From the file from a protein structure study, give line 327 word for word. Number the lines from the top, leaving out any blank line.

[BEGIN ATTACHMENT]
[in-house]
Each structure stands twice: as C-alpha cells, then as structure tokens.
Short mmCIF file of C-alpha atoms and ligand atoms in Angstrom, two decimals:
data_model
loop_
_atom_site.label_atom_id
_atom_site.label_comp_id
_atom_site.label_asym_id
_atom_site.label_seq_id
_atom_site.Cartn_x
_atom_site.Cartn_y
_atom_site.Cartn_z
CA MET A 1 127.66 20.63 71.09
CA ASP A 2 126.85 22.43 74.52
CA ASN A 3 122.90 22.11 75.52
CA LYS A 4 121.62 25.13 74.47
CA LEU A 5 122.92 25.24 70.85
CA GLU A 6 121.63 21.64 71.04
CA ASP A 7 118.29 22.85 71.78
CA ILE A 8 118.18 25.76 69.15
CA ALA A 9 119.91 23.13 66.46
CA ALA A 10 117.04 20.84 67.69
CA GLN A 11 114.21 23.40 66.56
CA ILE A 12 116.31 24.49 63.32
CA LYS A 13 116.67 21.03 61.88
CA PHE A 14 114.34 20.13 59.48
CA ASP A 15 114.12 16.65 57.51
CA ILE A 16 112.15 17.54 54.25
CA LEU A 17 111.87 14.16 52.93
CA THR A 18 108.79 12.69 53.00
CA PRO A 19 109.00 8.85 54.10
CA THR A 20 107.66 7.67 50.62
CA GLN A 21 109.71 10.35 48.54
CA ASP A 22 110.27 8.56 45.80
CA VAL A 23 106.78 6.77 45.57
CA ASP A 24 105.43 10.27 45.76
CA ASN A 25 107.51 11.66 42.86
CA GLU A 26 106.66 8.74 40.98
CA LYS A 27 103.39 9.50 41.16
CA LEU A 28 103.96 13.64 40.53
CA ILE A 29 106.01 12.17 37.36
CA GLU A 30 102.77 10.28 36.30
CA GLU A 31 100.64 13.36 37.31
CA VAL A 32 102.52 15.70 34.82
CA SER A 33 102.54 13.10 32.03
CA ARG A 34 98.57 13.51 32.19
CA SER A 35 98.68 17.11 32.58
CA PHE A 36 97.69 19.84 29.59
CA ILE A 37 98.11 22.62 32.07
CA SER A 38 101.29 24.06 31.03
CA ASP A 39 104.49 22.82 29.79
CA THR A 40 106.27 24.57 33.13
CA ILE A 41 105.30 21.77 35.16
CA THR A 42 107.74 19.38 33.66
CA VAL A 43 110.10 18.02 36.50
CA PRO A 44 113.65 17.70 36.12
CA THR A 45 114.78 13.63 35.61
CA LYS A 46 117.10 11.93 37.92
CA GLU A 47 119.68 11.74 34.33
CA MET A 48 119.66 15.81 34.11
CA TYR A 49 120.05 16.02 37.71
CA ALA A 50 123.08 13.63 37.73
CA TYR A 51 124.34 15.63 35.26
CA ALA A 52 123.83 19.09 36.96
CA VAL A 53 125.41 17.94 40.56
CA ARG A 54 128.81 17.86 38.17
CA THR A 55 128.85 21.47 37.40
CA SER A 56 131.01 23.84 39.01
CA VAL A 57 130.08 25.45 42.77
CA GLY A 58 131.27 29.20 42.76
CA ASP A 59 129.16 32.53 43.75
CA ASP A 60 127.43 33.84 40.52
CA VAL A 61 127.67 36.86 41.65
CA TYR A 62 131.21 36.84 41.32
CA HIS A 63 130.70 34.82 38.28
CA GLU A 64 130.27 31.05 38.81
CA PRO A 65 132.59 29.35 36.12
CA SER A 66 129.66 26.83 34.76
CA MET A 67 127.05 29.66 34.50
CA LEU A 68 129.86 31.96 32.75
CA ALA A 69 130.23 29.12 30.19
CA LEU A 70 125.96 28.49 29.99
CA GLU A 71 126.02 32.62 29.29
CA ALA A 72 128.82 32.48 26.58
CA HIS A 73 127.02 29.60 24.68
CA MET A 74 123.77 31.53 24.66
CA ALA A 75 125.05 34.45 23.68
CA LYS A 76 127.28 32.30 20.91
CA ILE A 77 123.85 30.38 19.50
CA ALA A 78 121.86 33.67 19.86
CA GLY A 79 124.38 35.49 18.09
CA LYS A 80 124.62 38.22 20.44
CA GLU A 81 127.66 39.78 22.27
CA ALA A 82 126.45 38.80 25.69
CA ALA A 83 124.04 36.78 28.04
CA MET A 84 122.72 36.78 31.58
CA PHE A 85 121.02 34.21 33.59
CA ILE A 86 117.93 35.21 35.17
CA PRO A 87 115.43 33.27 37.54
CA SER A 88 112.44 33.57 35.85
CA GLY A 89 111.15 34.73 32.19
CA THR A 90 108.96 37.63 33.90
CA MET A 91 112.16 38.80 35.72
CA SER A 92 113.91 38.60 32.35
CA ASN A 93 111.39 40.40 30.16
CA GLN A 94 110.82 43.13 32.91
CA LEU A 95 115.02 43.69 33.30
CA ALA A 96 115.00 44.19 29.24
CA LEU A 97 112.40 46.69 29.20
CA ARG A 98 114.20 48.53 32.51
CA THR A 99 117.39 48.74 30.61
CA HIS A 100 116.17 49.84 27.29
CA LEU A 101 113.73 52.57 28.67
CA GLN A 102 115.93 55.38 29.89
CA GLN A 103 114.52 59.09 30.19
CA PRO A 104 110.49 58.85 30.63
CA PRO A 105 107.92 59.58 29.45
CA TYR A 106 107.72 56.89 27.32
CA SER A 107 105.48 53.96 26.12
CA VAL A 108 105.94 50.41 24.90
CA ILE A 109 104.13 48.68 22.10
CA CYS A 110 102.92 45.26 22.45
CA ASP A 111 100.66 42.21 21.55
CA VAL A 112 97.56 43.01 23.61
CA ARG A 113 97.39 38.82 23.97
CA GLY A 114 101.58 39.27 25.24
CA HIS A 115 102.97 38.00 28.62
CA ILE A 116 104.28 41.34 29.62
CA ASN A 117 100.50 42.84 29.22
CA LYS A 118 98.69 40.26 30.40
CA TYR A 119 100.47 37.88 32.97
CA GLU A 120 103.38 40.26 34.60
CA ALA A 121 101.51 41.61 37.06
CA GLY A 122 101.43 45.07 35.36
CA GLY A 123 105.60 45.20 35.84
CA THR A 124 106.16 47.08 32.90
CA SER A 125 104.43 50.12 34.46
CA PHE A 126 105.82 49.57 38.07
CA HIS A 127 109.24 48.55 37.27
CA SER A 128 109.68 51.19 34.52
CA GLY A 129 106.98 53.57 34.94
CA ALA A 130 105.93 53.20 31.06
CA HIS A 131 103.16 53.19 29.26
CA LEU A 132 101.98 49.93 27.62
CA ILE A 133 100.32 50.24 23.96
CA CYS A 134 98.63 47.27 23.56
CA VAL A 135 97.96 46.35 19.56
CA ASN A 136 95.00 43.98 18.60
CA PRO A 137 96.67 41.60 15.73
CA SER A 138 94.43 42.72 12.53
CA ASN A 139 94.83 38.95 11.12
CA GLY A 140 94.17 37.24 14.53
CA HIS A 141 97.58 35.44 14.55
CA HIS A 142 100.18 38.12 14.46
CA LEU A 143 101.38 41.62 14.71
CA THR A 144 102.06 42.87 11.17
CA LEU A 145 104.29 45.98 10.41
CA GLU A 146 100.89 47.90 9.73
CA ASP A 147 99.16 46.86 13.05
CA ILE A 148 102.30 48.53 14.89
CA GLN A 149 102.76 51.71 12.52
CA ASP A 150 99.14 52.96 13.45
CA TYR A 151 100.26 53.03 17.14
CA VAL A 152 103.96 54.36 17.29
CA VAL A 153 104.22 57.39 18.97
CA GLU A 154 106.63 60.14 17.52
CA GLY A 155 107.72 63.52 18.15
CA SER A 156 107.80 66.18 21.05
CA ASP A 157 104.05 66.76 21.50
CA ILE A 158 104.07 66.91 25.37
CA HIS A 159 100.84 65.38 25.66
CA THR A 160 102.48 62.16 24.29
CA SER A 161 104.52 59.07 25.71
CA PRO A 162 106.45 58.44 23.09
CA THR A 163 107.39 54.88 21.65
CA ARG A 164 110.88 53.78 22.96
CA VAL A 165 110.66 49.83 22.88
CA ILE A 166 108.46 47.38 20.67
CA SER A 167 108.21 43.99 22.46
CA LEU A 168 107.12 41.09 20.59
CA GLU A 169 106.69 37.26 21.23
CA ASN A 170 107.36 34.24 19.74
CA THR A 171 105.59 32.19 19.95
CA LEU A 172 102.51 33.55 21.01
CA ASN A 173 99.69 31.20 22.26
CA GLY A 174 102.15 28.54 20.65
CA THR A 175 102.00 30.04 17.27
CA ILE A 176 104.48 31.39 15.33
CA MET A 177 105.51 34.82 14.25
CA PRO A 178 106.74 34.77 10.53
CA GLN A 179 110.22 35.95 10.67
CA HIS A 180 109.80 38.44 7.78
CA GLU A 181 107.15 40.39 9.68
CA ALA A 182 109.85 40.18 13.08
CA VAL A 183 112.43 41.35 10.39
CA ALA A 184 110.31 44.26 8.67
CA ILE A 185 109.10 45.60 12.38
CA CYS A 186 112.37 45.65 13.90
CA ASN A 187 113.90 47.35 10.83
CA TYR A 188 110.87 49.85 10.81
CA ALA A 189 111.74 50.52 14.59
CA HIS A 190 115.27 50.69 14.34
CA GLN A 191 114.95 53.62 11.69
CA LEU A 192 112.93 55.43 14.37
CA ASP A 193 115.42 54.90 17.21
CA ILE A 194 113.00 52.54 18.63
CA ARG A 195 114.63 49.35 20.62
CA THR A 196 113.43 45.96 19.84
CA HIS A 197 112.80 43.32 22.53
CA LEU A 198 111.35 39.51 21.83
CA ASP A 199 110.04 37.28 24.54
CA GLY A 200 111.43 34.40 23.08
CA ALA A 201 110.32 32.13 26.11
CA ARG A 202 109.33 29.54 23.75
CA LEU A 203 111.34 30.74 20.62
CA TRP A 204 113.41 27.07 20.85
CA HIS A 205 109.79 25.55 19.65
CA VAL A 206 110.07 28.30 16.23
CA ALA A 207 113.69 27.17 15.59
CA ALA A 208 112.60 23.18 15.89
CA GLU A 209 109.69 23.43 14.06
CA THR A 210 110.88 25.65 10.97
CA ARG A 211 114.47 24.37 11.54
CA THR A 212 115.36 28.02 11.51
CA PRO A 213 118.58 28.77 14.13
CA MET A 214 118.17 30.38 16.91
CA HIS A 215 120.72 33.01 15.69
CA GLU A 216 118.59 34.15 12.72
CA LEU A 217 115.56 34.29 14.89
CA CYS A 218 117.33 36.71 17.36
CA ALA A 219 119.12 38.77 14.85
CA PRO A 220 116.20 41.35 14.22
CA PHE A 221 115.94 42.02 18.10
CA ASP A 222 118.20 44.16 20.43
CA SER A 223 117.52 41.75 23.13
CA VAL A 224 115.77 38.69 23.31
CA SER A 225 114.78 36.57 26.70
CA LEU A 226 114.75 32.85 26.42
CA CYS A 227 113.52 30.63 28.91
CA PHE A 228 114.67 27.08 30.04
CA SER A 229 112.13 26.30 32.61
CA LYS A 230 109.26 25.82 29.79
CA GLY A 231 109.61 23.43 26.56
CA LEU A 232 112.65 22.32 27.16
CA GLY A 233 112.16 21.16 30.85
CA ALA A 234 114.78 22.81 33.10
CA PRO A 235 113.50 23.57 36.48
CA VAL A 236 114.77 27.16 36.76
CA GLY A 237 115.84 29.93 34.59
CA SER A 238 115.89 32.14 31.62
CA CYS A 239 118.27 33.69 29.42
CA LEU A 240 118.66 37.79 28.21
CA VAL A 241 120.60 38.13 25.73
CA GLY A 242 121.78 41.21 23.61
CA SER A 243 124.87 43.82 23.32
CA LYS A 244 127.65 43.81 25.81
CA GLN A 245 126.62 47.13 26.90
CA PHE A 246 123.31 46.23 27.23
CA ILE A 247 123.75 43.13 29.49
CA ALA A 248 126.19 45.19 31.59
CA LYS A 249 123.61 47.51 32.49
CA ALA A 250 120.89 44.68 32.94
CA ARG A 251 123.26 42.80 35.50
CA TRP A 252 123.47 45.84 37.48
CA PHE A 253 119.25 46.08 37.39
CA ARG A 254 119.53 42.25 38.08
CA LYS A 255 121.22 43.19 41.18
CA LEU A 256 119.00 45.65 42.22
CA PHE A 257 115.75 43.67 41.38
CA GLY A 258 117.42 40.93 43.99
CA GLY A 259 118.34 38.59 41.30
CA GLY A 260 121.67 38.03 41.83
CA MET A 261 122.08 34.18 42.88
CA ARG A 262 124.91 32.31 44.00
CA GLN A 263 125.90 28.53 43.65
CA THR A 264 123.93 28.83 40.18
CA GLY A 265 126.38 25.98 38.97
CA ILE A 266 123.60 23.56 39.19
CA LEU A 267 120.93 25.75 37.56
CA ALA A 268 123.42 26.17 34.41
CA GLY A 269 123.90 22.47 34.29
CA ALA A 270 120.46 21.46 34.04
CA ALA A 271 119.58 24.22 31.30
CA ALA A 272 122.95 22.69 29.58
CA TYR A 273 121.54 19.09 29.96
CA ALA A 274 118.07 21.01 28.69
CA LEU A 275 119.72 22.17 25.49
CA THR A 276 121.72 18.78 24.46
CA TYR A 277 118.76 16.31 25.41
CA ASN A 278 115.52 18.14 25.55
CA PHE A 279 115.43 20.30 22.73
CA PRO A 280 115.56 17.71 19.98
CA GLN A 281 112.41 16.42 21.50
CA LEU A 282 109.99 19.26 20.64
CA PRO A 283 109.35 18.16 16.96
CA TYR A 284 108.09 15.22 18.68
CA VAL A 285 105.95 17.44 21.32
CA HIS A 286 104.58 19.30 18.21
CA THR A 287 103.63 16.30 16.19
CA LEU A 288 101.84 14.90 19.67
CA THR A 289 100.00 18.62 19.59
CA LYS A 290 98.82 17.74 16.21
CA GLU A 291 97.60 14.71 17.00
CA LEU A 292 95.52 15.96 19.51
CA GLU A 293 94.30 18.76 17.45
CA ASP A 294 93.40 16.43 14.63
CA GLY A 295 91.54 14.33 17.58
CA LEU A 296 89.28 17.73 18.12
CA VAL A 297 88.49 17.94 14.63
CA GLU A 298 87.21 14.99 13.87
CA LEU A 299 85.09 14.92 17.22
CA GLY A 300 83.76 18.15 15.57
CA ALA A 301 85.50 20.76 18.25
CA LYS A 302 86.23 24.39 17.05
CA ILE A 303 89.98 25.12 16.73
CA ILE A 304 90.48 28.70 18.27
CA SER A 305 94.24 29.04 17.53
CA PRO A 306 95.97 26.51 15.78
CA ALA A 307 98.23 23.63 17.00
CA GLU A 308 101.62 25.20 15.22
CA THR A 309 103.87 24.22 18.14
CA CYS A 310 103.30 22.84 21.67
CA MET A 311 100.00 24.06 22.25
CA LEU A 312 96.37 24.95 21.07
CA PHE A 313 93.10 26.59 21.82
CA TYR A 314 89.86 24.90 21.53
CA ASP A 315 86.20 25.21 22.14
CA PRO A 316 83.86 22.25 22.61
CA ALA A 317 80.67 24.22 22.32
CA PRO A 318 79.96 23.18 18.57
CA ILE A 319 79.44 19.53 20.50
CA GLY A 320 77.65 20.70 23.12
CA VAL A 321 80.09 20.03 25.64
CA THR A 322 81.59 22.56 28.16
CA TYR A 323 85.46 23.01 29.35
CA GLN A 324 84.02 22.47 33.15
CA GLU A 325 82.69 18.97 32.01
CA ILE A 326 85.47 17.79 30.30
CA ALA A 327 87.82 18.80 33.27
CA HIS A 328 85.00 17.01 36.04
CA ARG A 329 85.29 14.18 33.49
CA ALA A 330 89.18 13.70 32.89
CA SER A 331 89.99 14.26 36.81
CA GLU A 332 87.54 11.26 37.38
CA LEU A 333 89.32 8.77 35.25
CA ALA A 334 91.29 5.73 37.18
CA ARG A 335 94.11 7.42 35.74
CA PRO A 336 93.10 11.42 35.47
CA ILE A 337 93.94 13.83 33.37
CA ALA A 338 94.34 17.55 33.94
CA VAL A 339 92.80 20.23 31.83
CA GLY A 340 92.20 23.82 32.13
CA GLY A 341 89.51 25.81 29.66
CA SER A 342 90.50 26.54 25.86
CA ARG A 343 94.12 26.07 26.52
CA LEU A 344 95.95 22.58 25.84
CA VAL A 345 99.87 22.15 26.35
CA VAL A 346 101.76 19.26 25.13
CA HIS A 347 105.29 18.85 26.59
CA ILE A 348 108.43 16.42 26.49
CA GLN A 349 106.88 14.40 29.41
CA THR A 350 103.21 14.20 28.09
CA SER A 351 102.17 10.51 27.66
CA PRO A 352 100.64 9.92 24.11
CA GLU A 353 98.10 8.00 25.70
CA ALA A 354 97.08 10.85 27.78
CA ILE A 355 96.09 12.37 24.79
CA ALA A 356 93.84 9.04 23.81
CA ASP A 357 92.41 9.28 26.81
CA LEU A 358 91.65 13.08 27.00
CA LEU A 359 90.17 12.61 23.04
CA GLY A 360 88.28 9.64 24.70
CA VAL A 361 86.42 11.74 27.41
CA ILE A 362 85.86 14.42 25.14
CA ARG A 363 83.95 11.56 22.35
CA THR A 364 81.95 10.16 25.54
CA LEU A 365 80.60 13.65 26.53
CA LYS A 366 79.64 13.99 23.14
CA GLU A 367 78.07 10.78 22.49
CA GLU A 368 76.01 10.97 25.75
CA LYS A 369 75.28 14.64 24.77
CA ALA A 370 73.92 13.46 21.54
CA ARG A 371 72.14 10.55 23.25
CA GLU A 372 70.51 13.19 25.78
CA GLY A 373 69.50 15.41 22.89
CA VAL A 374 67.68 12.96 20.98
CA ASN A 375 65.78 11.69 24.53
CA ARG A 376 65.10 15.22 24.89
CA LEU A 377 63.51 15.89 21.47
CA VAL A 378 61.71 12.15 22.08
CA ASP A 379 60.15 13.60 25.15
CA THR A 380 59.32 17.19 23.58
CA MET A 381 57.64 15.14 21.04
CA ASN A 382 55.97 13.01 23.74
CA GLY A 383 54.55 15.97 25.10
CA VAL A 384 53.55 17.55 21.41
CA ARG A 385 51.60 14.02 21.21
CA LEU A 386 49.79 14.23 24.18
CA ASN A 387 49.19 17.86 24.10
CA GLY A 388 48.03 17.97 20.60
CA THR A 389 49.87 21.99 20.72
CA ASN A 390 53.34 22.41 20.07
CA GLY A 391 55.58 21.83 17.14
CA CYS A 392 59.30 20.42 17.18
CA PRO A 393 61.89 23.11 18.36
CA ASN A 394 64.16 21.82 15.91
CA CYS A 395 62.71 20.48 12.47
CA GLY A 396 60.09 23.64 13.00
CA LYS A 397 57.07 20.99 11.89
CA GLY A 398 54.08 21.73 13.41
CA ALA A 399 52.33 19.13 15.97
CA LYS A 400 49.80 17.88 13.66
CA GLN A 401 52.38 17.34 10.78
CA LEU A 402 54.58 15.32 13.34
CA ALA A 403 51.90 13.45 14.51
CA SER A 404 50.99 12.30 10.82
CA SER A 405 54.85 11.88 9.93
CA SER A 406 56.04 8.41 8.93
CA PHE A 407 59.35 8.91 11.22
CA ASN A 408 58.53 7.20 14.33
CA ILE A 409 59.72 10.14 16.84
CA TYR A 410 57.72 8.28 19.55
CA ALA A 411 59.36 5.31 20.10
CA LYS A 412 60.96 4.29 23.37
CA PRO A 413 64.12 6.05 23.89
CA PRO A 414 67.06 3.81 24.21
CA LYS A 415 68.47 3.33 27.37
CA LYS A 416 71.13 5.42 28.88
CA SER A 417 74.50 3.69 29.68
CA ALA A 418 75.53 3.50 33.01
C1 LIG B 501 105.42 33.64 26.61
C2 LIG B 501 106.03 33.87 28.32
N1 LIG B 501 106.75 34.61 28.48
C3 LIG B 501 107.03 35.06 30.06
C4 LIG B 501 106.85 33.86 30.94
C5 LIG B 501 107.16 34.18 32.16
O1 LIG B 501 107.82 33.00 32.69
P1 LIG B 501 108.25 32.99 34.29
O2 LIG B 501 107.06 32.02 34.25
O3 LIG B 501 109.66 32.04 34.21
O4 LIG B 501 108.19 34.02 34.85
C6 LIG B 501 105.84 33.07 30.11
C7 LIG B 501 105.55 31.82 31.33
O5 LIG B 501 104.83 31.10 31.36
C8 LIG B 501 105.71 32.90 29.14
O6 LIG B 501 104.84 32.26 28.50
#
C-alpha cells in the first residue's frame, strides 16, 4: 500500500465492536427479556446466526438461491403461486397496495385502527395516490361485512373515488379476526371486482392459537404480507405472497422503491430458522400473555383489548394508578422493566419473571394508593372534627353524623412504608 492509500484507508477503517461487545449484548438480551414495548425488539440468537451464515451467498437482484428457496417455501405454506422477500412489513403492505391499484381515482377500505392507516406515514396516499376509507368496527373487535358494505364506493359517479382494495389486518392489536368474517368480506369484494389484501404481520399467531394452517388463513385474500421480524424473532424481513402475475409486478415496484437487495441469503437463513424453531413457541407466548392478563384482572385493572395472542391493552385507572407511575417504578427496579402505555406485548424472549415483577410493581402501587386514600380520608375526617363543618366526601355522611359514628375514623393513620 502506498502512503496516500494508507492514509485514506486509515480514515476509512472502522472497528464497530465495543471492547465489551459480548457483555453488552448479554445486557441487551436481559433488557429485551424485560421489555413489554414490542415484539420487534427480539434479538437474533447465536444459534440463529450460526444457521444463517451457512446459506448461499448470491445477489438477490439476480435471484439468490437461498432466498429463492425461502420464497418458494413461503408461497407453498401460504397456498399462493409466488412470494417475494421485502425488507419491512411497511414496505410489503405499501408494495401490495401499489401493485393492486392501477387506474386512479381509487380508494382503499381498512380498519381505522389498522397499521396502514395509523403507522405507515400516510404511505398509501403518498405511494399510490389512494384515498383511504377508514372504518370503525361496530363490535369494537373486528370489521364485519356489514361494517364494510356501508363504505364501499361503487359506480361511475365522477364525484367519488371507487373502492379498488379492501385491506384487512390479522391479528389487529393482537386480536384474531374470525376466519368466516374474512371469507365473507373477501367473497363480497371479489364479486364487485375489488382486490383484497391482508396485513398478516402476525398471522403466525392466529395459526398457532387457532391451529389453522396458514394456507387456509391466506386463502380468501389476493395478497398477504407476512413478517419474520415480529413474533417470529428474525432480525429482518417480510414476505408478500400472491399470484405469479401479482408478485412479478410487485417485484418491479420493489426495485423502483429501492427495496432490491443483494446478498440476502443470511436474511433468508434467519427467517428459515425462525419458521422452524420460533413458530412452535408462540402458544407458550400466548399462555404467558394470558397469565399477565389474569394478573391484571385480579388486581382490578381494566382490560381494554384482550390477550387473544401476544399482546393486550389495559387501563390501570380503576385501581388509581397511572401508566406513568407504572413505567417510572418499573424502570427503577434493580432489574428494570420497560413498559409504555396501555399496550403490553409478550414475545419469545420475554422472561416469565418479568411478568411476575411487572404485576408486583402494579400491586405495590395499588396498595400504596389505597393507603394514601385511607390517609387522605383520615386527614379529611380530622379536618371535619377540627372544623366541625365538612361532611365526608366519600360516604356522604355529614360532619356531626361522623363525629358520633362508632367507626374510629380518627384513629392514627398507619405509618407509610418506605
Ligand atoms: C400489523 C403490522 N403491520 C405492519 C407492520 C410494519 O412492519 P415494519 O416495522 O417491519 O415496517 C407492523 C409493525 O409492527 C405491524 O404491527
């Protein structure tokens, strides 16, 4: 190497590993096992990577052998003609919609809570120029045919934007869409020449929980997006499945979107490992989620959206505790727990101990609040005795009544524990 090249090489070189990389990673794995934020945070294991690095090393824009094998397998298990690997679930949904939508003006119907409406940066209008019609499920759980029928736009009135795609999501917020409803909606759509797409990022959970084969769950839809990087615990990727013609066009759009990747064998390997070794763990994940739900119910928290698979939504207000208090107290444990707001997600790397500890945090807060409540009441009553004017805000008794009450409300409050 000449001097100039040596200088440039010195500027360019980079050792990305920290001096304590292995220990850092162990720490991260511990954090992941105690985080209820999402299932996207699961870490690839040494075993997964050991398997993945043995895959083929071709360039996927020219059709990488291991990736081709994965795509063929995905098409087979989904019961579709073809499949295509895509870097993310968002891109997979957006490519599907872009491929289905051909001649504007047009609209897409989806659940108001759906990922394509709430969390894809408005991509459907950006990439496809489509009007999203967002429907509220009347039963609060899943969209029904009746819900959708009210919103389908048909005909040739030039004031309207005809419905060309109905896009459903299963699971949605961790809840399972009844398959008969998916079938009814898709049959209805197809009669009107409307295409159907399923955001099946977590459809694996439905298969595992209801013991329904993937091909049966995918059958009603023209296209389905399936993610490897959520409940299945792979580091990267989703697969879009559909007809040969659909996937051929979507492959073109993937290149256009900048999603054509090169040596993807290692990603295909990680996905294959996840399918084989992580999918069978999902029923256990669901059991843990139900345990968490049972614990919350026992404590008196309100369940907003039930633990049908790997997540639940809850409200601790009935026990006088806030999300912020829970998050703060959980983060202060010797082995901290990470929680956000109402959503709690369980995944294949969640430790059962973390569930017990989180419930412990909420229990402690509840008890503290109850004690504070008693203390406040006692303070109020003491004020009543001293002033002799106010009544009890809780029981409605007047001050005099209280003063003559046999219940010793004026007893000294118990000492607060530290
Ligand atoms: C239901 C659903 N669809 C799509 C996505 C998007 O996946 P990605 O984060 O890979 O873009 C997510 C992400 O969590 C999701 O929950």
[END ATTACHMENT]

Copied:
CA ASP A 315 86.20 25.21 22.14